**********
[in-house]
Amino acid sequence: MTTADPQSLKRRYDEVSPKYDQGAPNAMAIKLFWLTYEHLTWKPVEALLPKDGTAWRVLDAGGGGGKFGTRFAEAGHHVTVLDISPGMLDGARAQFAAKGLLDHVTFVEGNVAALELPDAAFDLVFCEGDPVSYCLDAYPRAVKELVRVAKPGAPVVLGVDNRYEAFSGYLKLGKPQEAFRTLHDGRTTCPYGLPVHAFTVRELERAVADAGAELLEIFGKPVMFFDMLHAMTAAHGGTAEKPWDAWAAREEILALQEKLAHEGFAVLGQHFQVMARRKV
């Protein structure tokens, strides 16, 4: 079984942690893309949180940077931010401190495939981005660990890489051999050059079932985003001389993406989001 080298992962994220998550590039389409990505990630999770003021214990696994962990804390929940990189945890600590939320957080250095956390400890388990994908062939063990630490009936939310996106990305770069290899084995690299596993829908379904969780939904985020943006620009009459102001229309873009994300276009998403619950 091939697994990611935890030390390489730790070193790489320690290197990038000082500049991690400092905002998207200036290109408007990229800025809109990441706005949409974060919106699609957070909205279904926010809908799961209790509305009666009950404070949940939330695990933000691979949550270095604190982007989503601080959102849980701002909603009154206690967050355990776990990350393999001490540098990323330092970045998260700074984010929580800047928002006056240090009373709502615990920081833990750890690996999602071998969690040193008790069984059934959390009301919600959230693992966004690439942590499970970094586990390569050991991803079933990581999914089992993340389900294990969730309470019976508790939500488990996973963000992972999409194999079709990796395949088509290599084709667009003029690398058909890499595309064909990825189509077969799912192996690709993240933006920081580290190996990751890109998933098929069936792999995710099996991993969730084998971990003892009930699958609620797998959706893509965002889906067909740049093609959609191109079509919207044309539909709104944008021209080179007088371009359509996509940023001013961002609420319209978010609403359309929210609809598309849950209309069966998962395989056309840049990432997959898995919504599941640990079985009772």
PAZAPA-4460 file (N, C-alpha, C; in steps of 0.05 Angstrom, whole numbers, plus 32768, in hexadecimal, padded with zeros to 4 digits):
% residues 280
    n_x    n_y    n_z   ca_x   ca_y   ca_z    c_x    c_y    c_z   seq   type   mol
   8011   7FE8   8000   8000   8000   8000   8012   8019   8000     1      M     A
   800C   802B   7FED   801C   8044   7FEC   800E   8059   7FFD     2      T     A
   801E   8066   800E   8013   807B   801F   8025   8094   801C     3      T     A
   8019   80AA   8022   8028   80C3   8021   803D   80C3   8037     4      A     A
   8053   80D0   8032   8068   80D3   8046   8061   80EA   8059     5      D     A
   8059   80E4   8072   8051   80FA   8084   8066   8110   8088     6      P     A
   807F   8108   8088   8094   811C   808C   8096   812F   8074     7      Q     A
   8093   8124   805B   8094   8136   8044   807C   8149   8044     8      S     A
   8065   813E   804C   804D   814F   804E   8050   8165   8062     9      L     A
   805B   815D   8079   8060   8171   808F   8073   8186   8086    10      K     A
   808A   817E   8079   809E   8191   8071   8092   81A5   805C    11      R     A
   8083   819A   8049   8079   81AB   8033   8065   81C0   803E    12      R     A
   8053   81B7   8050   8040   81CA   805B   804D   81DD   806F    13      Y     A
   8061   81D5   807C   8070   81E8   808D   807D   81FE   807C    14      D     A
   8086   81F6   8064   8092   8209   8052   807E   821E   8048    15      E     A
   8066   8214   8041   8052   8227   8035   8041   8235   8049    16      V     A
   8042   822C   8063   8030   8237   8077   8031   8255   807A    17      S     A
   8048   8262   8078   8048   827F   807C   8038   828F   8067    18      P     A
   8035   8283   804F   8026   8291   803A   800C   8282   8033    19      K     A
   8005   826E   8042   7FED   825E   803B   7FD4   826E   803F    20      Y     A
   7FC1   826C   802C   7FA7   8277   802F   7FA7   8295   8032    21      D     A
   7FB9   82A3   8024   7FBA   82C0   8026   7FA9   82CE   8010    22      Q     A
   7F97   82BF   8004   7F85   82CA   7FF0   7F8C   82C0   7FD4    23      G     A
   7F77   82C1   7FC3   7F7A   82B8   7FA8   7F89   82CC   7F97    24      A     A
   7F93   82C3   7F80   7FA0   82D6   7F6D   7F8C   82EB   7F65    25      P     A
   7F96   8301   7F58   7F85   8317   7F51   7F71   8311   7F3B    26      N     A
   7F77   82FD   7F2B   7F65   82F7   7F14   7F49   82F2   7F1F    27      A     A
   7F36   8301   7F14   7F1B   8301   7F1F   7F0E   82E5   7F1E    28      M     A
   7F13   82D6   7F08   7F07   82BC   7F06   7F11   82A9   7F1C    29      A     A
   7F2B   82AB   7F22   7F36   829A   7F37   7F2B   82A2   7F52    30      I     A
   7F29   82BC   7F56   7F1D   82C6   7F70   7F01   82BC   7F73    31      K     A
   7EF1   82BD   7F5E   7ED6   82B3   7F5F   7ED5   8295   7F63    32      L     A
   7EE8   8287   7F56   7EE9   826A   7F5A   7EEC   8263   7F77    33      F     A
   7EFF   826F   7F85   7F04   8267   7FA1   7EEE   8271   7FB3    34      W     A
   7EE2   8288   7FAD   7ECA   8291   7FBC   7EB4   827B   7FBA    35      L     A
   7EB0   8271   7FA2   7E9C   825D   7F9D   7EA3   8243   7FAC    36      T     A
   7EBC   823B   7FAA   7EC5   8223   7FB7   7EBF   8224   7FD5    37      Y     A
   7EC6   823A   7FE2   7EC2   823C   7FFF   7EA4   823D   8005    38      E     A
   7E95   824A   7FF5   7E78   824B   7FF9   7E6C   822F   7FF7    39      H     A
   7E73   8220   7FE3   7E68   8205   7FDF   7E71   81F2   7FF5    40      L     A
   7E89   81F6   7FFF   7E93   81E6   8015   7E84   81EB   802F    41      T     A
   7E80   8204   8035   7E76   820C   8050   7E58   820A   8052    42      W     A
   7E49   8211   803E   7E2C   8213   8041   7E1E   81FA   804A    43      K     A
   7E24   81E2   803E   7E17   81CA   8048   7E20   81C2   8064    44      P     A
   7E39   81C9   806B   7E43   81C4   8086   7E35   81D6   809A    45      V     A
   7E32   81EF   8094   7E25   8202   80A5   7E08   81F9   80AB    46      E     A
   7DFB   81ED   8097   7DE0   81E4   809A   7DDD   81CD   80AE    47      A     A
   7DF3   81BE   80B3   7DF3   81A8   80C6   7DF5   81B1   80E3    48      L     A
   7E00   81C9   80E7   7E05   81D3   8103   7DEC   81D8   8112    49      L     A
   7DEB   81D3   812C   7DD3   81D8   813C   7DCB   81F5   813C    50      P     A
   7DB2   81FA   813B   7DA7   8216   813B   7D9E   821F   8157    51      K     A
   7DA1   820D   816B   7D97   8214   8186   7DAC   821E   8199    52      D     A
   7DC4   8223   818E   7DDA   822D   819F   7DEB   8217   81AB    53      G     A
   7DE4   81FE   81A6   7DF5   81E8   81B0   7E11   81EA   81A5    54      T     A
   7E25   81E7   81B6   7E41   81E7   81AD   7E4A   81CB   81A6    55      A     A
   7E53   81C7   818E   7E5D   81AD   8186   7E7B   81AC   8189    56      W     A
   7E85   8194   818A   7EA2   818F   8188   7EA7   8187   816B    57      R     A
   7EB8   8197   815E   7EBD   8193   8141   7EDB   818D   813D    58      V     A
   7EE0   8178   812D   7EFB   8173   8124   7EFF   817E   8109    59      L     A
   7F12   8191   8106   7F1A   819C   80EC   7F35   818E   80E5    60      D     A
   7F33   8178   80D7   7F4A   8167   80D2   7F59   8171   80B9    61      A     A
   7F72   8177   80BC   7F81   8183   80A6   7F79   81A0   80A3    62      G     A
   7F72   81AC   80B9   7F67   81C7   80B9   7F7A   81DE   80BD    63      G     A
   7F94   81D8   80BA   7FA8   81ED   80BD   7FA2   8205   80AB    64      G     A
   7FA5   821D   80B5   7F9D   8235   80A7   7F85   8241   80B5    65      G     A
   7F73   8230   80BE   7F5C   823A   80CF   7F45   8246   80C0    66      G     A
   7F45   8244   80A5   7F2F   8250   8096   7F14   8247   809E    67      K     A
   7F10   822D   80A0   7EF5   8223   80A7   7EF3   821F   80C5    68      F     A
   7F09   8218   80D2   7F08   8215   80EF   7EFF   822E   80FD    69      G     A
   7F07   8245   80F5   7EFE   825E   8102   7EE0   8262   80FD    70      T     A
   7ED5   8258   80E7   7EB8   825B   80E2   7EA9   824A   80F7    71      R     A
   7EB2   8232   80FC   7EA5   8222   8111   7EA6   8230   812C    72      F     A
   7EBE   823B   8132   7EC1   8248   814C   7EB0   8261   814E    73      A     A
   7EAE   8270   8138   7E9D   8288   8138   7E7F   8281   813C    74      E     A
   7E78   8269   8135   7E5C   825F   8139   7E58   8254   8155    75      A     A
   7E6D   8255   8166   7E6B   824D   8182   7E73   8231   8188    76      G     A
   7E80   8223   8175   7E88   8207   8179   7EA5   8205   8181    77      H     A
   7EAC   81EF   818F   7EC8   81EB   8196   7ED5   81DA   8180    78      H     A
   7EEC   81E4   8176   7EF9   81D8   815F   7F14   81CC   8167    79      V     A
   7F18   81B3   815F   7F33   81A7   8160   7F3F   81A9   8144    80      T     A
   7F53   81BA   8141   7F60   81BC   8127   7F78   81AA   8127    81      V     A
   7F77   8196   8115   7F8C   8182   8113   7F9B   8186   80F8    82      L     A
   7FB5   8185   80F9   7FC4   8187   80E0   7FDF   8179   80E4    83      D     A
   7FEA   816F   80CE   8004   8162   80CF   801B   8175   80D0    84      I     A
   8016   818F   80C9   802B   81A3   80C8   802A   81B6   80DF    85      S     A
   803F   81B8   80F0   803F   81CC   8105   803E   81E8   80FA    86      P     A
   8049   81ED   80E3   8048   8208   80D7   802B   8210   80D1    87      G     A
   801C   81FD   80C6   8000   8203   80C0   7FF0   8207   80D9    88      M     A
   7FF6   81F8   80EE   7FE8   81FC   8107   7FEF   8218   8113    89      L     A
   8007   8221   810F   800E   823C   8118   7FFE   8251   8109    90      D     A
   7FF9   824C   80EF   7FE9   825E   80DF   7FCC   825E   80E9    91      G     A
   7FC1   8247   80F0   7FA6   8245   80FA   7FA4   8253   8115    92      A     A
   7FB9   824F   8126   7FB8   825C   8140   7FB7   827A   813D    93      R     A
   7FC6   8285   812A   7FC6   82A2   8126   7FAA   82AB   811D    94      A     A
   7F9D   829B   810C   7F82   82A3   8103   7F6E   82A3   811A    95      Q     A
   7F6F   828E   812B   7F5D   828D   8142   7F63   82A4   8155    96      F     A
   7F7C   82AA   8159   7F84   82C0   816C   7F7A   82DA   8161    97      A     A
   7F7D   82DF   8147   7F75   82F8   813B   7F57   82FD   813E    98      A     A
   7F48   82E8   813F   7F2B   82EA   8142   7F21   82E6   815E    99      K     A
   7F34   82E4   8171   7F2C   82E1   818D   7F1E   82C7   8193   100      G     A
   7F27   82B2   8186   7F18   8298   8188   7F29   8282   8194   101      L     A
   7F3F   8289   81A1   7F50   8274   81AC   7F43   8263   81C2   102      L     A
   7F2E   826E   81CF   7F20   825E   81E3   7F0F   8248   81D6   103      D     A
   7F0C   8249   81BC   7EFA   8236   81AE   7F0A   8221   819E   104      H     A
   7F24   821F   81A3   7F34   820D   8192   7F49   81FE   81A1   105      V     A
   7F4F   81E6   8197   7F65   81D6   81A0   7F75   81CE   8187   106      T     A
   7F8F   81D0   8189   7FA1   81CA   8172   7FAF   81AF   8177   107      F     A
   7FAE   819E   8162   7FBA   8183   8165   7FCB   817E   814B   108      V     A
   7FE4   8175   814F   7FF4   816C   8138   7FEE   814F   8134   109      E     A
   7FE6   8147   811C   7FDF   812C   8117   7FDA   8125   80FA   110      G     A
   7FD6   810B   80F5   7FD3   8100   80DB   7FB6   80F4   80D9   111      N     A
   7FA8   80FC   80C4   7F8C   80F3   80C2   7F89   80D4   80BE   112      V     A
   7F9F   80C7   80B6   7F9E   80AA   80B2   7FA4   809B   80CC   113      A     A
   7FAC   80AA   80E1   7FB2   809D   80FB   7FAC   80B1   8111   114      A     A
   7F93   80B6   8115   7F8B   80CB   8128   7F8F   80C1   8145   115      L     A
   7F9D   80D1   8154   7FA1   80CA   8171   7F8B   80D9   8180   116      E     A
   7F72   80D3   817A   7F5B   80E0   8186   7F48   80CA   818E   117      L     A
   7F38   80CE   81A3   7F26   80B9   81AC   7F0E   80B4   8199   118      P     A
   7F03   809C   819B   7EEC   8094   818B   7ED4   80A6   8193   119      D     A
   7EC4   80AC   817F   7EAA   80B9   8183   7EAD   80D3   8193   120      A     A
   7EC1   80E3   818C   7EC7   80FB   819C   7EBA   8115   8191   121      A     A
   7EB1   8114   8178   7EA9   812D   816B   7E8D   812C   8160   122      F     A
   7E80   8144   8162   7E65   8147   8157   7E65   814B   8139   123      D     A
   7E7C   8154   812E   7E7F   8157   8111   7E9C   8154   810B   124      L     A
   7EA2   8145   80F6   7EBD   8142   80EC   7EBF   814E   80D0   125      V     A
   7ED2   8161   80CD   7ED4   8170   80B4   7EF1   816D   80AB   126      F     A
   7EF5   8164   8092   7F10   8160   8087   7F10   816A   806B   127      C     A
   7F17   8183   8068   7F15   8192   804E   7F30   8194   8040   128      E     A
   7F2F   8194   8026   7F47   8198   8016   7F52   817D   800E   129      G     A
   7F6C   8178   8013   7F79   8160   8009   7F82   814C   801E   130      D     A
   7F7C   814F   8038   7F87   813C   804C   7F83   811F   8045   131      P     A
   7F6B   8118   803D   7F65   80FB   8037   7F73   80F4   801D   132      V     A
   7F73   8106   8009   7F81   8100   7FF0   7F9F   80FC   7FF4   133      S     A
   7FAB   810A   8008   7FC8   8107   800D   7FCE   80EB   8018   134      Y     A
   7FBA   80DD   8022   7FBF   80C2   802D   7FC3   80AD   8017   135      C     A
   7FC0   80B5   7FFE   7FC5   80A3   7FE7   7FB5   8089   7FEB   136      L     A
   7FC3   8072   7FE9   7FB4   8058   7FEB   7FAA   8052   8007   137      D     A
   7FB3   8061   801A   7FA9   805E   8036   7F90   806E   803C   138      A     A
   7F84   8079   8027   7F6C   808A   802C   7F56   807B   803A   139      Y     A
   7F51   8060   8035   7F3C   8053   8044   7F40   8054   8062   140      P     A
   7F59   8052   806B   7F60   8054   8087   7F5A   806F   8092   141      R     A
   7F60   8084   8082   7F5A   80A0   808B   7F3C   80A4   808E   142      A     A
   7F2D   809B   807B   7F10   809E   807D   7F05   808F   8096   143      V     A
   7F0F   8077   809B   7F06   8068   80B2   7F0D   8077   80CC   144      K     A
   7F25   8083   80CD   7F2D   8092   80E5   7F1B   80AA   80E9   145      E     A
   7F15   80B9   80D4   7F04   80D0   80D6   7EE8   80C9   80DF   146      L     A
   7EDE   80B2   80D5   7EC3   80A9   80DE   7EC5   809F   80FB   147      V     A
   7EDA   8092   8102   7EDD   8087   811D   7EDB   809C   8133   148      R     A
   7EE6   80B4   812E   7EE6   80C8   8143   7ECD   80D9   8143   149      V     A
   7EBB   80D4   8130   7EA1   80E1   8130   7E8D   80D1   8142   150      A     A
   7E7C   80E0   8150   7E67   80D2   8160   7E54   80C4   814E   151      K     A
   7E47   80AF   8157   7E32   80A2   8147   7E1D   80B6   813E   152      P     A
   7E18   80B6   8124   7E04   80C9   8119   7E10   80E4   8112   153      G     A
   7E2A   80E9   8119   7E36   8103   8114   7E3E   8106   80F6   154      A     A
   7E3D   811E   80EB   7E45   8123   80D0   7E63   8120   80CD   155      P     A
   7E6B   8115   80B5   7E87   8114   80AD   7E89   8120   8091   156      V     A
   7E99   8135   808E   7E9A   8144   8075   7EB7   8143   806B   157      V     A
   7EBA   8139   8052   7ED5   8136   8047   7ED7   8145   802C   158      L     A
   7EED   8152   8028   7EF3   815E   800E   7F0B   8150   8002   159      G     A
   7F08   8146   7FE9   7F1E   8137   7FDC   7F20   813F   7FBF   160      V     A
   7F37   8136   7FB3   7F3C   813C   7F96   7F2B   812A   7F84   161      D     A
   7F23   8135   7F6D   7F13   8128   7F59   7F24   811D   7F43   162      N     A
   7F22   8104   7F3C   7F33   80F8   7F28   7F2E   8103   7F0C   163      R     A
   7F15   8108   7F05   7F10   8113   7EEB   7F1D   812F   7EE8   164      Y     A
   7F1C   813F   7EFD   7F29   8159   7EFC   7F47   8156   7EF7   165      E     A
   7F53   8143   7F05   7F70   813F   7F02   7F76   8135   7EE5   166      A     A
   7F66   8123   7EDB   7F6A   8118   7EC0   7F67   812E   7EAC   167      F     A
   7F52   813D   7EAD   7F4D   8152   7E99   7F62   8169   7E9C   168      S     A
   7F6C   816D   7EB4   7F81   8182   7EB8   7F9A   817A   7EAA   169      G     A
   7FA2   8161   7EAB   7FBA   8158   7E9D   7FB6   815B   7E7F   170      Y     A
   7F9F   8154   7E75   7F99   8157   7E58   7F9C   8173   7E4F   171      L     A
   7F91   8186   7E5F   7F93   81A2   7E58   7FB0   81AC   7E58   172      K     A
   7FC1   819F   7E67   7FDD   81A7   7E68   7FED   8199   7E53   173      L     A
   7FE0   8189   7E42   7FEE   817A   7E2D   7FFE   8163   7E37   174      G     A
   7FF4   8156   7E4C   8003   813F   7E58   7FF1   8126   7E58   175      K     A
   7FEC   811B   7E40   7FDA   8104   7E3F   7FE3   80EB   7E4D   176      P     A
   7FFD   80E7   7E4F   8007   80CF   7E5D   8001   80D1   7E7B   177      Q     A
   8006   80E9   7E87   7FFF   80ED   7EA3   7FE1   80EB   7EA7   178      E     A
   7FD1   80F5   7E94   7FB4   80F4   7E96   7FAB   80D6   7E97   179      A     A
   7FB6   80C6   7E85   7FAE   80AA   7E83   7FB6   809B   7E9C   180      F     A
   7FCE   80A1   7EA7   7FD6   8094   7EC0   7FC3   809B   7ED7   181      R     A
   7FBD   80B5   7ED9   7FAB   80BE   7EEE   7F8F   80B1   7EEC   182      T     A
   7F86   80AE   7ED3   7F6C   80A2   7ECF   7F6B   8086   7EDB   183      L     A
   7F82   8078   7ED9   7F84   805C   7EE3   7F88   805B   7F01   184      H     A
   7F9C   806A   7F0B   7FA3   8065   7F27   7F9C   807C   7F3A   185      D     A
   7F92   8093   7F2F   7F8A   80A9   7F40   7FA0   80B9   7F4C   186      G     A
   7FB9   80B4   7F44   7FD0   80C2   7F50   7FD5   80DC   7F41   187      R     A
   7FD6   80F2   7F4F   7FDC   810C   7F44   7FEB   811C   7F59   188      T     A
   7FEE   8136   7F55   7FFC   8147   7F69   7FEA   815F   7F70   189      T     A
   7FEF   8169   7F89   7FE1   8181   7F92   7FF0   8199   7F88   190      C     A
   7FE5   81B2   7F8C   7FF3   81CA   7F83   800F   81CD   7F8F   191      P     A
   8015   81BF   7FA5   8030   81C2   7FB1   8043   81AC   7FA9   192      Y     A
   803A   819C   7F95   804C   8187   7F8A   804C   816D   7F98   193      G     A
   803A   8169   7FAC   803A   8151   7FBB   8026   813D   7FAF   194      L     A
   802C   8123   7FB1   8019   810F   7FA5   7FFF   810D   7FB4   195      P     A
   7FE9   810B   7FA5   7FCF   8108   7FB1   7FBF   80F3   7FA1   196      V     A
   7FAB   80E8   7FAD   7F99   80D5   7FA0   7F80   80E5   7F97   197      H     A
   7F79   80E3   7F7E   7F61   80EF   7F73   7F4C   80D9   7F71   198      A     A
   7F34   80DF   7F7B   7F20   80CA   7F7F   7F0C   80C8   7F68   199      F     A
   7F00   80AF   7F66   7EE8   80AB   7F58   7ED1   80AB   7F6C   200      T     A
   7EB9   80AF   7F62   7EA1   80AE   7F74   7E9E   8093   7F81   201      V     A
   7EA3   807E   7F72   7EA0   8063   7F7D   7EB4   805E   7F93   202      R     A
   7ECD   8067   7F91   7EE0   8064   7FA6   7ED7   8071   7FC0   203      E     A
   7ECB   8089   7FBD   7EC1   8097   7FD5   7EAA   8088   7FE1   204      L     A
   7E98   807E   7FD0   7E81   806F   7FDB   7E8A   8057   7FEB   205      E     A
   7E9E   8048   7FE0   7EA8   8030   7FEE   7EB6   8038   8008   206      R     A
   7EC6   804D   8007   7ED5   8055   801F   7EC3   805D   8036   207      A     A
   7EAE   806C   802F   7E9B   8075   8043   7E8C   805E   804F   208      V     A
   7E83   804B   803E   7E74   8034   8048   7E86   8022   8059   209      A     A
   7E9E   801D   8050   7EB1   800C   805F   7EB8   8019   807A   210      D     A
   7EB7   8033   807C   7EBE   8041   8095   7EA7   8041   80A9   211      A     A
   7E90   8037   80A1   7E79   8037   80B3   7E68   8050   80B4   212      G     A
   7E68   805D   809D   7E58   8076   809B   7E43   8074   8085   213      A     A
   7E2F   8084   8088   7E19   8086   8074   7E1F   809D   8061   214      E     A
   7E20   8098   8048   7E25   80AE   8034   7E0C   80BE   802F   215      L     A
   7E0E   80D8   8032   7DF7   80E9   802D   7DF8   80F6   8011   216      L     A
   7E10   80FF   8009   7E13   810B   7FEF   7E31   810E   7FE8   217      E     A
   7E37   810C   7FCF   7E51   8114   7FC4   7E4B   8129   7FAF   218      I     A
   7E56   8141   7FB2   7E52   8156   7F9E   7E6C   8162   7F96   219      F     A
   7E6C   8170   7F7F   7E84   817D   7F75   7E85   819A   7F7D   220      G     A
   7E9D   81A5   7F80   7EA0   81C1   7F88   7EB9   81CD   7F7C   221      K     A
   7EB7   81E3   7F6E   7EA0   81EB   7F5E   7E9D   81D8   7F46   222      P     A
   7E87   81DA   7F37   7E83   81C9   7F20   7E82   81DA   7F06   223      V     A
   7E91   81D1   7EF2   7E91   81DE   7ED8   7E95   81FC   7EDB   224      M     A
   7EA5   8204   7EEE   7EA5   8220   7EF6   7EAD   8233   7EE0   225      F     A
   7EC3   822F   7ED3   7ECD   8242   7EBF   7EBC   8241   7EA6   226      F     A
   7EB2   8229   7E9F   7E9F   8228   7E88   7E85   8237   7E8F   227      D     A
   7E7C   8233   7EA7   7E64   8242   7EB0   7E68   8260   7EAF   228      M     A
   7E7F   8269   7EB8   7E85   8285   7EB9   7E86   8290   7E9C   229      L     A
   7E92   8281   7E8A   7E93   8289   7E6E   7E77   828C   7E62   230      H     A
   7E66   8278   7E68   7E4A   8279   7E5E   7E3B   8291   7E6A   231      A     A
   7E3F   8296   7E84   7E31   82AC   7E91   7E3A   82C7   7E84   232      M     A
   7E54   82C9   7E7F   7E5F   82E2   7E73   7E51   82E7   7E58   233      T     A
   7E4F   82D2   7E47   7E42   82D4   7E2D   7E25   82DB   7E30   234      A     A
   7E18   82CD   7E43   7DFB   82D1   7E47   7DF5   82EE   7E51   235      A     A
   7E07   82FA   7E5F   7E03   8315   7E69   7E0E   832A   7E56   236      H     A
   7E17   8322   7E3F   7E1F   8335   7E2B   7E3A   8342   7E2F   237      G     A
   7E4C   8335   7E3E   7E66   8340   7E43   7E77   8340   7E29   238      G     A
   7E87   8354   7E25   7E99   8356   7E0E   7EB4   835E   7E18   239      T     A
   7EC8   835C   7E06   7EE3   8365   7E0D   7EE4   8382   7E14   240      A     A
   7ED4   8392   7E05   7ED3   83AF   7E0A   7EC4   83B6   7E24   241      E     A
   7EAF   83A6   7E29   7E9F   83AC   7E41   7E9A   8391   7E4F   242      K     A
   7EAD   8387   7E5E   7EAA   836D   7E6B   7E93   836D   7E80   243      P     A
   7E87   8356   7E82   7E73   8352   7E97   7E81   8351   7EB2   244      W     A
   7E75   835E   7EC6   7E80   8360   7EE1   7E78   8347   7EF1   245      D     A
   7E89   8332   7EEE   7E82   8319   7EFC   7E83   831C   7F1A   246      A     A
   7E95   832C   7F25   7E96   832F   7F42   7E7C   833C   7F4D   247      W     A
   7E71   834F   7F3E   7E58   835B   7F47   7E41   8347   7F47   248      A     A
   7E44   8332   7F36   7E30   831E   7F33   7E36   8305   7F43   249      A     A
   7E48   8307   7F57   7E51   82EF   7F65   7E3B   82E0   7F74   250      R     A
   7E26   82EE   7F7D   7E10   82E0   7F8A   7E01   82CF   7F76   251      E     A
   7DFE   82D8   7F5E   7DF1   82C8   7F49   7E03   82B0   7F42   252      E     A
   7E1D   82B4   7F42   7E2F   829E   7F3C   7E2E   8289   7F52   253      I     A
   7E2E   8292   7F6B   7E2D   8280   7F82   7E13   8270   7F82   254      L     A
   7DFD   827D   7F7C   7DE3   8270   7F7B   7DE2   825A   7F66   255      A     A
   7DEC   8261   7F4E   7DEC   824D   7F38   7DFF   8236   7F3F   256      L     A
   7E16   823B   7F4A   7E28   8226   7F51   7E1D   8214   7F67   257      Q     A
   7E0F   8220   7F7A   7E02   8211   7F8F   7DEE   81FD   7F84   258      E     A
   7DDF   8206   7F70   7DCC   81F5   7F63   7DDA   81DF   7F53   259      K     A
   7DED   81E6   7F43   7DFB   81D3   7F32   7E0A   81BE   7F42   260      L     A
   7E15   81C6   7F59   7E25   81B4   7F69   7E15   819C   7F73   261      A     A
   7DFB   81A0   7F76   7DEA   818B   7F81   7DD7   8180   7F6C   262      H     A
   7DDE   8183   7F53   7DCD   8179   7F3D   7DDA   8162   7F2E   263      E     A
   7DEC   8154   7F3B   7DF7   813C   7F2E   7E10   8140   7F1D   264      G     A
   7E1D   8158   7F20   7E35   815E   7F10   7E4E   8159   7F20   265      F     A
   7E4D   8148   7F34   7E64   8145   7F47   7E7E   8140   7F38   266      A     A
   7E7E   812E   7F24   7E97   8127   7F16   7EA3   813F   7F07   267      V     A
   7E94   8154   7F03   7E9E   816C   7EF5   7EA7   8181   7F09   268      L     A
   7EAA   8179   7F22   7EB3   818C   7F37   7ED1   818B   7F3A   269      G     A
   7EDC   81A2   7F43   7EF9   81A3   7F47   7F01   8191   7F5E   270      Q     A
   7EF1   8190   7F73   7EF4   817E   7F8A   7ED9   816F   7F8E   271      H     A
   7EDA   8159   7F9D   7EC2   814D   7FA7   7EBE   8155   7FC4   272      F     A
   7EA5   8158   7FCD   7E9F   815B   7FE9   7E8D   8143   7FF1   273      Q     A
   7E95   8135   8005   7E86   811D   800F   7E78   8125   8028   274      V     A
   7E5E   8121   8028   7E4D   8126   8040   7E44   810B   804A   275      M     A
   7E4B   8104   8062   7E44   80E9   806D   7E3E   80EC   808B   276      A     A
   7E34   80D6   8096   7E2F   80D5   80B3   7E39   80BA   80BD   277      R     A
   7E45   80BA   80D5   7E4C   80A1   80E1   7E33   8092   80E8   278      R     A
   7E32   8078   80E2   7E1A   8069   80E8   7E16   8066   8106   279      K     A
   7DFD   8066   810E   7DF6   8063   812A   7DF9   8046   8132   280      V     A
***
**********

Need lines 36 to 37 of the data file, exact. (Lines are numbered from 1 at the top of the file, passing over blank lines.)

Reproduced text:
   7F2B   82AB   7F22   7F36   829A   7F37   7F2B   82A2   7F52    30      I     A
   7F29   82BC   7F56   7F1D   82C6   7F70   7F01   82BC   7F73    31      K     A